As of this writing, I haven’t found precise answers to these questions. In general, one of the challenges involved in defining such a standard is that it requires many different parties (such as certificate authorities, browser manufacturers, etc.) with different interests to agree on a well defined common set of criteria. For example, each CA might already have its own class of certificates that provide better assurances. If the final agreed-upon standard for an HA cert differs from what that CA is doing now, they would have to “patch” their user base. This would require operational changes, amendments to their certification practice statement, and could be a very expensive proposition (which a CA will likely resist).

There are other caveats regarding HA certificates. First, using an HA certificate alone is not sufficient for providing security. For example, a CA could mistakenly issue a certificate to an illegitimate party. Or, a legitimate party might accidentally leak its private key. If users put too much trust into HA certs, then they may be more likely to divulge their information to someone who possesses such a certificate even if that person is malicious. Second, the CA’s role is not just limited to the safe issuing of certificates, but also extends to complete certificate lifecycle management. In particular, CAs must do an adequate job of renewing certificates, re-keying them, and possibly even revoking them. If they fail in any of these areas, then security could be compromised. For example, if a CA’s re-keying process is insecure, then an attacker can try to take a legitimate certificate and get it re-keyed. He will then possess a new certificate for which he knows the private key.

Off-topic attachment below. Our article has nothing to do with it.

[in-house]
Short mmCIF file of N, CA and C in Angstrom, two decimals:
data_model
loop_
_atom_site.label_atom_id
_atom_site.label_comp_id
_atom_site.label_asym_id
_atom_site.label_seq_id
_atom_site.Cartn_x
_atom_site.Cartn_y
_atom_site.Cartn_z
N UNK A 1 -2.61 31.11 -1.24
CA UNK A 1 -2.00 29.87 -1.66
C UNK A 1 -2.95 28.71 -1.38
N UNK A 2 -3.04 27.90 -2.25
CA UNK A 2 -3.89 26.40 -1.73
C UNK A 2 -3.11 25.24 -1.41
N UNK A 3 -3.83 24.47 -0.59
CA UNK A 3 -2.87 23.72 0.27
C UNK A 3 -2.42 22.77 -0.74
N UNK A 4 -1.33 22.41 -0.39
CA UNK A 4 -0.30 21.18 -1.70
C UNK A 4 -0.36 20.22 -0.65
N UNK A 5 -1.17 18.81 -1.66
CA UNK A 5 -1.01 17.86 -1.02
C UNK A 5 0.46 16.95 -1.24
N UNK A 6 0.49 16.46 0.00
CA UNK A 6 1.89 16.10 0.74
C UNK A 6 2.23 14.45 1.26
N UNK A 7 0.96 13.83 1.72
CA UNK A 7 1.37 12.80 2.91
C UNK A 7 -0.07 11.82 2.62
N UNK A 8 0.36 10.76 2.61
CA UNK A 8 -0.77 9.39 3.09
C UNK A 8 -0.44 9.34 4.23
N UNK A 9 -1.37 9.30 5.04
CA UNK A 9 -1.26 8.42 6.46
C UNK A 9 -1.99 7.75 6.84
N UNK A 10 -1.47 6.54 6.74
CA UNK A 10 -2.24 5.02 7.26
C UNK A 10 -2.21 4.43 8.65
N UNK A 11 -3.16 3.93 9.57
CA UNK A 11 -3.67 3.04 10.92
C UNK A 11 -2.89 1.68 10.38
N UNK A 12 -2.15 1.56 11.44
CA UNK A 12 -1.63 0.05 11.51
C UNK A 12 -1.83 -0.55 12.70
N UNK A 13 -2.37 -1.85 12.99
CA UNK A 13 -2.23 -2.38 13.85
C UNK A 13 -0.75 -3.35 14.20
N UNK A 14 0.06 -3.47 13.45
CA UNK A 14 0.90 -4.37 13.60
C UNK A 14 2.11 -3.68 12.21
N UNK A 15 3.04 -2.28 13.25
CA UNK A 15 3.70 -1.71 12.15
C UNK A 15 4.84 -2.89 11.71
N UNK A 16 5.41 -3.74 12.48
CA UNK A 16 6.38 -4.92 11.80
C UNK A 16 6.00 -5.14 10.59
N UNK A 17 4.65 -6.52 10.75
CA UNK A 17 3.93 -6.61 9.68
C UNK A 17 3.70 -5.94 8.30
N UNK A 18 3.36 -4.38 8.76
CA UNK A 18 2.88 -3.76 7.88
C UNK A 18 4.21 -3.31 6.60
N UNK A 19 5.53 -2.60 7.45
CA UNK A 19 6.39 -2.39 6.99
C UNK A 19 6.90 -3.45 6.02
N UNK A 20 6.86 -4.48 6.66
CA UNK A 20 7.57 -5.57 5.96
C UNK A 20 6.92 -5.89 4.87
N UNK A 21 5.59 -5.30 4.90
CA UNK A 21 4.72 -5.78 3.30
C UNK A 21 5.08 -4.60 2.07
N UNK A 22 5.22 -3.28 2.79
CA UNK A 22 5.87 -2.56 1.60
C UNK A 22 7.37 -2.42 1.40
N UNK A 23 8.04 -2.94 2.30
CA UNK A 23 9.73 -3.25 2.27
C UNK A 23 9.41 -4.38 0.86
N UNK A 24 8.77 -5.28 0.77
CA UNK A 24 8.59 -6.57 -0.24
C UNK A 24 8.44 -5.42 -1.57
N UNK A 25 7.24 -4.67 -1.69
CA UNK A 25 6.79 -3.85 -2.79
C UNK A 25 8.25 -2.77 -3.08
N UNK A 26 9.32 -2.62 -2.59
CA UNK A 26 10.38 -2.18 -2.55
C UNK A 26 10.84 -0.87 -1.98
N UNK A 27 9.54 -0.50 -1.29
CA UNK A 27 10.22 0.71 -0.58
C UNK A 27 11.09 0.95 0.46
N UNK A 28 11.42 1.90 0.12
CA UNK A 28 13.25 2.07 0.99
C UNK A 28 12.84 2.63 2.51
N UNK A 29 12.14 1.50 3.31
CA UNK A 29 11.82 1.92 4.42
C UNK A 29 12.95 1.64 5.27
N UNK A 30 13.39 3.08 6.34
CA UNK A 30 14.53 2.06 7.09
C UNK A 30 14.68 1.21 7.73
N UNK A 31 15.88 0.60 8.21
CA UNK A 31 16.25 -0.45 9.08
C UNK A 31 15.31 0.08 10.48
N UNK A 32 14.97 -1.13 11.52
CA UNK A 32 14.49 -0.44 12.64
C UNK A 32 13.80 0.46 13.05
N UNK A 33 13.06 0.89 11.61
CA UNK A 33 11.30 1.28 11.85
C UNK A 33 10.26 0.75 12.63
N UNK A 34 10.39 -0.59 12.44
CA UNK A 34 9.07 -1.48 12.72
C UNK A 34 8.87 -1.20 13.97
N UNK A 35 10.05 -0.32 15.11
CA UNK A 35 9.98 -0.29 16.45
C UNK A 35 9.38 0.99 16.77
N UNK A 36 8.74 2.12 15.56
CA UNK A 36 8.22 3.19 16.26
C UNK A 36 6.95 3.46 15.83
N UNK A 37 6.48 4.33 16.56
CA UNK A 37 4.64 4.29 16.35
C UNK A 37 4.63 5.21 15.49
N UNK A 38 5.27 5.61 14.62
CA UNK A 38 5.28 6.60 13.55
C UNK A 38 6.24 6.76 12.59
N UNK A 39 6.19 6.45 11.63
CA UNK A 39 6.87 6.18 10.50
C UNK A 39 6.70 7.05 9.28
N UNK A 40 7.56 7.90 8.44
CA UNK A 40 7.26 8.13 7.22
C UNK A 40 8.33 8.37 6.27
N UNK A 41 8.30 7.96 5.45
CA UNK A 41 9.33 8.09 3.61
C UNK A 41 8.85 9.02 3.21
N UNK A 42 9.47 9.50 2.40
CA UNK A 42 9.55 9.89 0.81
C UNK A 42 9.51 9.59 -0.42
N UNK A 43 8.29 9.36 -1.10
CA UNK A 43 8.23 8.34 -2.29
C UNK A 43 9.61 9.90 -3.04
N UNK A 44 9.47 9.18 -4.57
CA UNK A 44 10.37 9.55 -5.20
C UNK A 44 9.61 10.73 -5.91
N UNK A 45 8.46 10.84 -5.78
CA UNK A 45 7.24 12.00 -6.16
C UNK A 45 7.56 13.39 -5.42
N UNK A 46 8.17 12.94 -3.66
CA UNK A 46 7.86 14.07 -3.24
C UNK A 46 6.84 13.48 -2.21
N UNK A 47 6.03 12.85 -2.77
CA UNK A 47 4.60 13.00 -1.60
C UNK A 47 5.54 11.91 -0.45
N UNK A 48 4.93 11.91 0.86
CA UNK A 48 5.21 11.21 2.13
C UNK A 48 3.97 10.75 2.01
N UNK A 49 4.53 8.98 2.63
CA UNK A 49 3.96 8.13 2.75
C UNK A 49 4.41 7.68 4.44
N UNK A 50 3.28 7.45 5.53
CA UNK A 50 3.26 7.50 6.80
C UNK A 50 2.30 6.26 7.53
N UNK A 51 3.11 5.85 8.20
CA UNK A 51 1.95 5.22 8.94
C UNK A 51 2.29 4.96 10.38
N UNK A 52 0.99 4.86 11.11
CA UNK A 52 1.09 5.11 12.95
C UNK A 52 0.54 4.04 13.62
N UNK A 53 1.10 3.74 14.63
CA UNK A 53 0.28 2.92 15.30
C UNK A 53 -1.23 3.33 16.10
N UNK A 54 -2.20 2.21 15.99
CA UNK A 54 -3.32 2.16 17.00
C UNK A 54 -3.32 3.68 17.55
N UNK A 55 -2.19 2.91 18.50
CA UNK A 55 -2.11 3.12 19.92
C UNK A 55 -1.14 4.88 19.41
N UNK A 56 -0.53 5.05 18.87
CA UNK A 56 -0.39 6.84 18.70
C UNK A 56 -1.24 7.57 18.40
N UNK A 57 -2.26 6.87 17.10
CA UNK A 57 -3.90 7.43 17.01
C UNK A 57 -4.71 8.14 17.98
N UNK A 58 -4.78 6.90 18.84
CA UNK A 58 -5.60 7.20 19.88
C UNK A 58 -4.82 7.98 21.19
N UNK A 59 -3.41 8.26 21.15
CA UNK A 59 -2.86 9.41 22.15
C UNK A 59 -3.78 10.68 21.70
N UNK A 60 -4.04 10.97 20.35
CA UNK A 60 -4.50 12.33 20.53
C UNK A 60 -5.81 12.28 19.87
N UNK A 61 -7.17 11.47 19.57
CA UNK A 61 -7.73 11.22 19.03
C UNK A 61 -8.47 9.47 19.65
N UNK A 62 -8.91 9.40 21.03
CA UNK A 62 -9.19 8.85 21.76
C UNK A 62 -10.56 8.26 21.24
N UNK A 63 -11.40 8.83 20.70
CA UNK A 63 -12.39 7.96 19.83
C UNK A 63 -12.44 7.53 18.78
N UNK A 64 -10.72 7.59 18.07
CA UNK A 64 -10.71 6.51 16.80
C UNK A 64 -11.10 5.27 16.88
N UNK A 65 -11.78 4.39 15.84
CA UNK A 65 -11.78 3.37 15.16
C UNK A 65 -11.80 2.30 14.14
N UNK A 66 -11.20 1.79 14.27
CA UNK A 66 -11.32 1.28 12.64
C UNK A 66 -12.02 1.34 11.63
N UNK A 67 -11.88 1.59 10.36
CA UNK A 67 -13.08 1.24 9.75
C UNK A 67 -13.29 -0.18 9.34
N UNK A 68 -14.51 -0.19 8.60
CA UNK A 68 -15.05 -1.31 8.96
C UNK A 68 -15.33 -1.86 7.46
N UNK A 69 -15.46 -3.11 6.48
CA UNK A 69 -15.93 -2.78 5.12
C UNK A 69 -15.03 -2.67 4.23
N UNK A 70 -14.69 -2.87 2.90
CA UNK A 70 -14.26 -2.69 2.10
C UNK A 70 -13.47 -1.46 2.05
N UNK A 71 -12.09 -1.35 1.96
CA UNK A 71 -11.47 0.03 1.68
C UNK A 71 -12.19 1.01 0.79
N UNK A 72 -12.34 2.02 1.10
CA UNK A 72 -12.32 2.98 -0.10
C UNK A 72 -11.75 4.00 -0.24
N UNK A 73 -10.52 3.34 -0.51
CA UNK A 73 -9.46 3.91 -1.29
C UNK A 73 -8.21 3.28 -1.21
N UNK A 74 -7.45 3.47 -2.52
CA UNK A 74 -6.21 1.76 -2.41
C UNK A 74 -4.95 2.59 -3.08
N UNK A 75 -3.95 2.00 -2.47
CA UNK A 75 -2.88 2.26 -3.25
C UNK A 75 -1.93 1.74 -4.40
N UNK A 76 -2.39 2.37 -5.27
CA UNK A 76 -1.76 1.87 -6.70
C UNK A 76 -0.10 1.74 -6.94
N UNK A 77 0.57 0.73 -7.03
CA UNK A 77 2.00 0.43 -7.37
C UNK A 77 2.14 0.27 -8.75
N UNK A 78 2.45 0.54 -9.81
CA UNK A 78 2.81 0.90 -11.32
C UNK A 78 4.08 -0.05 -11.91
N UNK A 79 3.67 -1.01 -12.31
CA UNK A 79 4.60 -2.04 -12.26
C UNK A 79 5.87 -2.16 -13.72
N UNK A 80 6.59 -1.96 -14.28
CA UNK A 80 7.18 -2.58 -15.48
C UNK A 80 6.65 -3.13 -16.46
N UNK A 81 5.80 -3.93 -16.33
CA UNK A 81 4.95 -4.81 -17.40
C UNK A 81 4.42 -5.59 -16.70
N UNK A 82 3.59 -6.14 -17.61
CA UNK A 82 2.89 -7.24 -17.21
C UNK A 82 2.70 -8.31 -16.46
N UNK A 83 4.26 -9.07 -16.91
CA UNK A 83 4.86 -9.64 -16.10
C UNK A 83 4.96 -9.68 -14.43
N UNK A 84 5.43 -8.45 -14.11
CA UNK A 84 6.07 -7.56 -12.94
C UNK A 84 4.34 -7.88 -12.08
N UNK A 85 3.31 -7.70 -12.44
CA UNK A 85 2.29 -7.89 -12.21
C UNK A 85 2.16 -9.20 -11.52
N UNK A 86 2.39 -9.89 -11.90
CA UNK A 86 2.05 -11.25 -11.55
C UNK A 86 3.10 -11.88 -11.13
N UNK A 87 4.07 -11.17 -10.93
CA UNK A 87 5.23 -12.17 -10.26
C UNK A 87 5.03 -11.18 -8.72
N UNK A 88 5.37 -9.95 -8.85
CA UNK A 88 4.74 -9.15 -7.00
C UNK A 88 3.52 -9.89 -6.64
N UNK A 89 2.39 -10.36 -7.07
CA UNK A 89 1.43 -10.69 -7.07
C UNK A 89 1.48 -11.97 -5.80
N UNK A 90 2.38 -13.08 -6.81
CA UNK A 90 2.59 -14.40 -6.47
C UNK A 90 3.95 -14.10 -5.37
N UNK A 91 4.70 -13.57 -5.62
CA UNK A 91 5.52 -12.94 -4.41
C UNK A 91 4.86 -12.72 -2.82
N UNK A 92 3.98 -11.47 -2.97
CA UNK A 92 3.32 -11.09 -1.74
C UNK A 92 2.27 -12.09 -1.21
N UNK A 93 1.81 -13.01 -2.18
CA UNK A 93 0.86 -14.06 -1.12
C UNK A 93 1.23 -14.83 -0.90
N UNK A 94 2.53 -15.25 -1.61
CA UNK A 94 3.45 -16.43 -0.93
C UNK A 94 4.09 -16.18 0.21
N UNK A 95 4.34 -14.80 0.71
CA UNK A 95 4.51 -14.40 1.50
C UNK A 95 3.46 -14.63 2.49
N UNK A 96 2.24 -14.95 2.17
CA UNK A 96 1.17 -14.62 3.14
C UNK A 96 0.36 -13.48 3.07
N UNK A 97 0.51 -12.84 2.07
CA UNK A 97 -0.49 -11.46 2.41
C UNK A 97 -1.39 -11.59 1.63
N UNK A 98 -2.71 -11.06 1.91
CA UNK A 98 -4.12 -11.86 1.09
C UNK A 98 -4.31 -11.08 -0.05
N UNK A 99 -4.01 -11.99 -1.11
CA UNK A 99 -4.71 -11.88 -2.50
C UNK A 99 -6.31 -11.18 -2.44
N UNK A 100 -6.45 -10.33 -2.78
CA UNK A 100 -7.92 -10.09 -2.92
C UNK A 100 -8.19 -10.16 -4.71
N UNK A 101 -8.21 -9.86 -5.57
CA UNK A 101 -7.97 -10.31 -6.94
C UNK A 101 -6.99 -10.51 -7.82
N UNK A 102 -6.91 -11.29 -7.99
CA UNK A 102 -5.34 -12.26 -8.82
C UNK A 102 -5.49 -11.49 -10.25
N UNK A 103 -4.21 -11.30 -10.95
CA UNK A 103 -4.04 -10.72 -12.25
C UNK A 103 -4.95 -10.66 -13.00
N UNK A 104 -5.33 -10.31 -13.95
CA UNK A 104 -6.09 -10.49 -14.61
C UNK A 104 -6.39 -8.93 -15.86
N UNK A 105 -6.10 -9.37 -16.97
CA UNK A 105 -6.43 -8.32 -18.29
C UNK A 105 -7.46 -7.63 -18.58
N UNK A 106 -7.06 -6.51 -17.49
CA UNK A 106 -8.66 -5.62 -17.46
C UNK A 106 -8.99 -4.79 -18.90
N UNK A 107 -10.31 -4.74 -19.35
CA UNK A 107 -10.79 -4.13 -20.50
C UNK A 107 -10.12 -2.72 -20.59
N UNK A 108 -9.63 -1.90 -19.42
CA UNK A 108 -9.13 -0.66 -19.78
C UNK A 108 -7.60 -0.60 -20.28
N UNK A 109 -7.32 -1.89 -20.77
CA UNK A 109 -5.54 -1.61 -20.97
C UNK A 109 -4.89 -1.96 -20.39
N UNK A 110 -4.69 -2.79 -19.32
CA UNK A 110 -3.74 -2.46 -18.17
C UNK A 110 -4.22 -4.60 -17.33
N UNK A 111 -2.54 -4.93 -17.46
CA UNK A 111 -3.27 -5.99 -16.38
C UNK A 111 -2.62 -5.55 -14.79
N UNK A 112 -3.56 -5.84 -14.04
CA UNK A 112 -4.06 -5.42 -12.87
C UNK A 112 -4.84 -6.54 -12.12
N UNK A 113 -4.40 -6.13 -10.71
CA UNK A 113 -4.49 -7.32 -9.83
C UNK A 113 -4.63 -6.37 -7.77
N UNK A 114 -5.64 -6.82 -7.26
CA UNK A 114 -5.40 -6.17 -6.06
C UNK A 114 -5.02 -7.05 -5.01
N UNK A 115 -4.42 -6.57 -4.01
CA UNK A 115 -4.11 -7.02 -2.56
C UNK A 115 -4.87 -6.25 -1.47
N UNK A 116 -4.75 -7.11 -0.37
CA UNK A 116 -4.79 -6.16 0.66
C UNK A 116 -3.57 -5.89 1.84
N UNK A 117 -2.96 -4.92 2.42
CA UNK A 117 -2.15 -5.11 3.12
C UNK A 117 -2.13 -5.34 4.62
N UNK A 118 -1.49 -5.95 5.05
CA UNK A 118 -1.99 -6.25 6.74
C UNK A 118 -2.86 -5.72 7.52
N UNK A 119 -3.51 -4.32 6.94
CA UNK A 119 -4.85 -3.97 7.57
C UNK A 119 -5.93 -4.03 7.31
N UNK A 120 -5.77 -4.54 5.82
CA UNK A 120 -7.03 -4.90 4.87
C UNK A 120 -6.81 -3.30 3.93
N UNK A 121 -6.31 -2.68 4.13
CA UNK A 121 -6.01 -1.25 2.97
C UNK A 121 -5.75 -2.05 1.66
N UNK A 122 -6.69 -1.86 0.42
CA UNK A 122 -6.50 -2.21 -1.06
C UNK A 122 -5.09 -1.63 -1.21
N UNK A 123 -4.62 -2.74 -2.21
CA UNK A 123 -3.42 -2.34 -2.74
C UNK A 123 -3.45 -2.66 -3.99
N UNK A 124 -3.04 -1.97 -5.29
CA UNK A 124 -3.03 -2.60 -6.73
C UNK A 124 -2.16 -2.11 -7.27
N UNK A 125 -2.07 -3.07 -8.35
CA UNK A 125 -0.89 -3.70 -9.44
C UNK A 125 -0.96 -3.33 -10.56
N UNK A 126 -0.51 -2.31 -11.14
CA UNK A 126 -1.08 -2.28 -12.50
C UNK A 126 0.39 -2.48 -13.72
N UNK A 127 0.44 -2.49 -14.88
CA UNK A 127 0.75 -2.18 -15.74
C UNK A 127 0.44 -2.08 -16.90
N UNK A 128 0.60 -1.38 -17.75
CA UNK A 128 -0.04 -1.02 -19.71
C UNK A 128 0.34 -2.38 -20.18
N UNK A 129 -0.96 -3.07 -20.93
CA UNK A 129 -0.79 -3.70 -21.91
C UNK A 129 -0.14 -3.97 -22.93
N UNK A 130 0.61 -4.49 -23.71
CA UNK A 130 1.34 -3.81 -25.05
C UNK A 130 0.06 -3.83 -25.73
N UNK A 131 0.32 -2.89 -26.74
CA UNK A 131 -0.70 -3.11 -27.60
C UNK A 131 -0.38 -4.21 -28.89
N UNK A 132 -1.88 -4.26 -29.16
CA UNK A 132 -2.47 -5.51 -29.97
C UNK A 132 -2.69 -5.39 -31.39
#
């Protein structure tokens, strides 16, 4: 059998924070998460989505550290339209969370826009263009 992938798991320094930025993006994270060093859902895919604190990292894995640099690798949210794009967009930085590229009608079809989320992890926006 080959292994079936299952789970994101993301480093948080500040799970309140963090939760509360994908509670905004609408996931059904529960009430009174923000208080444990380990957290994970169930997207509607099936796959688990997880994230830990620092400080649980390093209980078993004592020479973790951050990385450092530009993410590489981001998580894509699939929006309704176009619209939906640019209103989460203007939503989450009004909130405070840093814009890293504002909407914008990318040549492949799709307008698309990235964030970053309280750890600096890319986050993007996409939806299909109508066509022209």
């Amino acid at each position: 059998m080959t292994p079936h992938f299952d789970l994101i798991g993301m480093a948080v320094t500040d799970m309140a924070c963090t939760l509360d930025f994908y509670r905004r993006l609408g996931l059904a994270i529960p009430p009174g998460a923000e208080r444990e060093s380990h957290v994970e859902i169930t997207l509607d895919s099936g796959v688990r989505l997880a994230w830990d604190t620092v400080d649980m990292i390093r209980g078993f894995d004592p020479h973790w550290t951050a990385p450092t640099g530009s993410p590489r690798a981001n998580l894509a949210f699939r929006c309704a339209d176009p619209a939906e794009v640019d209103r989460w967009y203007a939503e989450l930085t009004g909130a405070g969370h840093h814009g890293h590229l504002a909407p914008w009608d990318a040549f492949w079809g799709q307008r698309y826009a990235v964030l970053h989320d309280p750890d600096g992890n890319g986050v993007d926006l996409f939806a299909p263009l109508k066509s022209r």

The idea behind a high-assurance certificate is very noble. Certificates are meant to provide assurances so that one can make a well-informed security judgment based on them. By trying to specify the level of assurance a certificate provides, we can attach more meaning to them. The ultimate test for high-assurance certificates is whether they indeed provide a favorable trade-off between the extra security gained and the extra costs involved in obtaining them. We believe that they raise the bar for attackers, but the extent of that is not clear yet because the final standard hasn’t been published, and we do not know how extensively they will be deployed.

At the end of the day, high assurance certificates are still just one part of the “security value chain,” so to speak. Ultimately, we have to be clear on the precise value provided by a given technology, and we need to understand how different technologies can be nested together to provide defense in-depth.

Below are some recommended blog articles related to HA certificates from different browser vendors:

• Microsoft IE7: http://blogs.msdn.com/ie/archive/2005/11/21/495507.aspx
• Konqueror: http://dot.kde.org/1132619164/
• Mozilla: http://www.hecker.org/mozilla/ssl-ui

Listed below are links to some posts that Ian Grig has on his blog regarding HA certificates:

https://www.financialcryptography.com/mt/archives/000663.html
https://www.financialcryptography.com/mt/archives/000662.html